I had just climbed a mountainside staircase for nearly four hours when the first troops came into site. It had been a long, tough walk with over 100 pounds of gear. As I came to the crest of the ridge I immediately saw a problem. I was physically exhausted and not in the best of moods when I, probably not so politely, asked why the platoon was separated in two groups. The soldier told me that the first group was mission ready, while the second group had dysentery.
I just about lost it.
Let’s start from the beginning.
We had been in Afghanistan for about a year at this point. We had been through our ups and downs, but the platoon was well adjusted and successful. A platoon from another company was sent to support us on this mission to a remote village called Muladesh. It was about a day away from the one we lived in, Aranas. We were to leave Aranas by foot and walk to the nearest road, about three hours away. From there we were supposed to meet up with our platoon sergeant and the trucks that would take us through the next leg. Finally, we would dismount the vehicles at the base of the mountain and walk up the mountain for about another three hours into Muladesh.
Easy peasy. All we had to do was leave at night, sleep out near where the trucks would pick us up and catch a ride first thing in the morning. We’d be having tea in Muladesh by lunchtime.
But Murphy showed up.
The trucks were several hours late. We had planned on shuttling my platoon first, then the other platoon. For a variety of reasons, I had been tasked with staying behind with the other platoon until we were all together in Muladesh. The trucks arriving as late as they did meant that the first platoon to go would have to move up the mountain without waiting on the other platoon and that they would be in a rush.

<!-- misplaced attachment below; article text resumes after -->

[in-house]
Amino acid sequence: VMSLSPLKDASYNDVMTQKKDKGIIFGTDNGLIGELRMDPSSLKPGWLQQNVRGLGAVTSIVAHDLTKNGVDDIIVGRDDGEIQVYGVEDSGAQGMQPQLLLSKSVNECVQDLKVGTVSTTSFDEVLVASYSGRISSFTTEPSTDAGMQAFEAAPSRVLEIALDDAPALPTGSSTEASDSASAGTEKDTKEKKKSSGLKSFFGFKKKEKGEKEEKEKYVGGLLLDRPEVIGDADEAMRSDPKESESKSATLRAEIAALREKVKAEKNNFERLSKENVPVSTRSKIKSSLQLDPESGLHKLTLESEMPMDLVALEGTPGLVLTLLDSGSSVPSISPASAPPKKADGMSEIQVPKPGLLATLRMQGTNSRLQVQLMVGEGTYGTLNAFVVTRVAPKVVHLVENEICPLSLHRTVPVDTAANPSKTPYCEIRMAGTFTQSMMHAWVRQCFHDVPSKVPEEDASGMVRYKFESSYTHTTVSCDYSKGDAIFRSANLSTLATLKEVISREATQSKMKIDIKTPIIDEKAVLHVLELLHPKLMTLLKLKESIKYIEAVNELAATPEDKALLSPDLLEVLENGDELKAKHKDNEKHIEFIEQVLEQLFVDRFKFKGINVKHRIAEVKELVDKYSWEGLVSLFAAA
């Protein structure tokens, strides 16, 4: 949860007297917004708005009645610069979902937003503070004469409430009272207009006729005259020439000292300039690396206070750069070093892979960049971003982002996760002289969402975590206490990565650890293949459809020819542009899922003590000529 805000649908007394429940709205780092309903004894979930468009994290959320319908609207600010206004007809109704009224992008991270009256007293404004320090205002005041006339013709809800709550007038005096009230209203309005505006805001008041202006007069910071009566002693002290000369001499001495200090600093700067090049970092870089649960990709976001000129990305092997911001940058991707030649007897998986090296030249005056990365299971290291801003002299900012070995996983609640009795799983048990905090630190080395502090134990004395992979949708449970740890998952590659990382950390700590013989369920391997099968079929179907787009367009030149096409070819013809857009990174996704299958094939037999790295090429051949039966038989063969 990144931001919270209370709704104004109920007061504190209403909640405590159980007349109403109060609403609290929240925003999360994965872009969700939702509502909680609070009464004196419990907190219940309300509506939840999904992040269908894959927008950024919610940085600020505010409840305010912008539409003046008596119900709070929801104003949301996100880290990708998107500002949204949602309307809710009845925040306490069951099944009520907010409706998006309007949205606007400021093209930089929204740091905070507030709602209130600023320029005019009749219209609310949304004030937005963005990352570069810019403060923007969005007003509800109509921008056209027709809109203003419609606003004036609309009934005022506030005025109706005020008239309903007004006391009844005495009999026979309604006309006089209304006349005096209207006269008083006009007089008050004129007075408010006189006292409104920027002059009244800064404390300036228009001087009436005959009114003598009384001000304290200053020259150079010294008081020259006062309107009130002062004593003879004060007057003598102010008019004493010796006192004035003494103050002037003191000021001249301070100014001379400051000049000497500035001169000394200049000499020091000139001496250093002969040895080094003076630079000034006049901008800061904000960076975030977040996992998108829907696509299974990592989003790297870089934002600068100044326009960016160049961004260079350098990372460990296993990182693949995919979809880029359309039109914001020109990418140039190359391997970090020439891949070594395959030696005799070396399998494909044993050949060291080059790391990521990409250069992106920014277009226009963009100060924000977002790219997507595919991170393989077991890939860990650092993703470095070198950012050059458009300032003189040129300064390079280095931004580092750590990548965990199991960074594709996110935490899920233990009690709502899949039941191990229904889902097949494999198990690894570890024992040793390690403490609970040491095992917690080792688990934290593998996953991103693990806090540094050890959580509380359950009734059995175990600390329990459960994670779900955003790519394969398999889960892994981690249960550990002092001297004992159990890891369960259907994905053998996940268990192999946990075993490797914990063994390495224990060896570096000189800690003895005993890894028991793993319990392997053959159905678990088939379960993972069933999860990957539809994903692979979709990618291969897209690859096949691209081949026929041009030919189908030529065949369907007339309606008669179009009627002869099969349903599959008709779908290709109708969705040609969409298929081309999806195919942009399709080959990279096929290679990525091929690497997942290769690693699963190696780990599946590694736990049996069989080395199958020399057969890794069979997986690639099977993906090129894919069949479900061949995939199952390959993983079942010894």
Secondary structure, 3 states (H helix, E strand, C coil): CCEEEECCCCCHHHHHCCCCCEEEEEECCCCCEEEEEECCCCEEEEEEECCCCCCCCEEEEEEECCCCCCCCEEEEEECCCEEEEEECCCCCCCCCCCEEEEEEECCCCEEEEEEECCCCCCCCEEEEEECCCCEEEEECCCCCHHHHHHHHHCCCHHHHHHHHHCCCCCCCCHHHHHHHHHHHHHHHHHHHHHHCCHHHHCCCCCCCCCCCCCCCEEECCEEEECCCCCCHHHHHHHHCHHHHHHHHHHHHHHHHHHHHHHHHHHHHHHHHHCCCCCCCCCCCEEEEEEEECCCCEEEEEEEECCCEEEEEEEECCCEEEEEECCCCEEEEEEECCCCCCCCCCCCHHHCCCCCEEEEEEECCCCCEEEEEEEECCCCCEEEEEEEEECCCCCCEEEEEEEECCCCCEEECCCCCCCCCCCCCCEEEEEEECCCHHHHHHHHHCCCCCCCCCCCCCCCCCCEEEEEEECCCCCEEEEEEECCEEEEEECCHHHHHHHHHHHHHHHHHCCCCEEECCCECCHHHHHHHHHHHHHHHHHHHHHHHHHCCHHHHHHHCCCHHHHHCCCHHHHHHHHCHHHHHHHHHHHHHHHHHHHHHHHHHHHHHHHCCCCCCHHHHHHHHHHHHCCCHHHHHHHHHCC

The route also took longer than expected. It was after noon when the trucks finally returned to get the platoon I was staying with.
When we arrived, there was a security perimeter established. This hadn’t been part of the plan. I soon noticed that the perimeter consisted of several men from my platoon. I found out that they had been slowing the platoon down and were left behind. This made sense, as it seemed to be only some of the guys that were new to our unit and Afghanistan.
I picked up the guys that had been left behind and we began moving up the mountain.
Despite the slower pace, a couple of the guys still couldn’t keep up. I redistributed a lot of their gear into my rucksack so that we could continue moving. But I wasn’t happy about it.
Needless to say, when I finally got to the village to find half of my men were completely useless, I was furious.
Proper Planning Prevents Dysentery (aka poor performance)
I went straight to my team leaders to figure out what was going on. I had trusted them to manage the squad while I worked with the other platoon and they had failed. When I finally found my two team leaders, they launched into their story before I could start to speak. They explained that the platoon sergeant, who was staying with the trucks and bottled water, had insisted they leave without purifying their water.
It would have taken my squad less than five minutes to purify their water. Maybe fifteen minutes for the entire platoon. But a decision to skip this short step resulted in several days where our platoon was officially combat ineffective.
- Don’t skip important tasks in a rush (unless you want dysentery).
- Take your water seriously.
To see the water filter we rely on (including shocking videos) click on the picture below…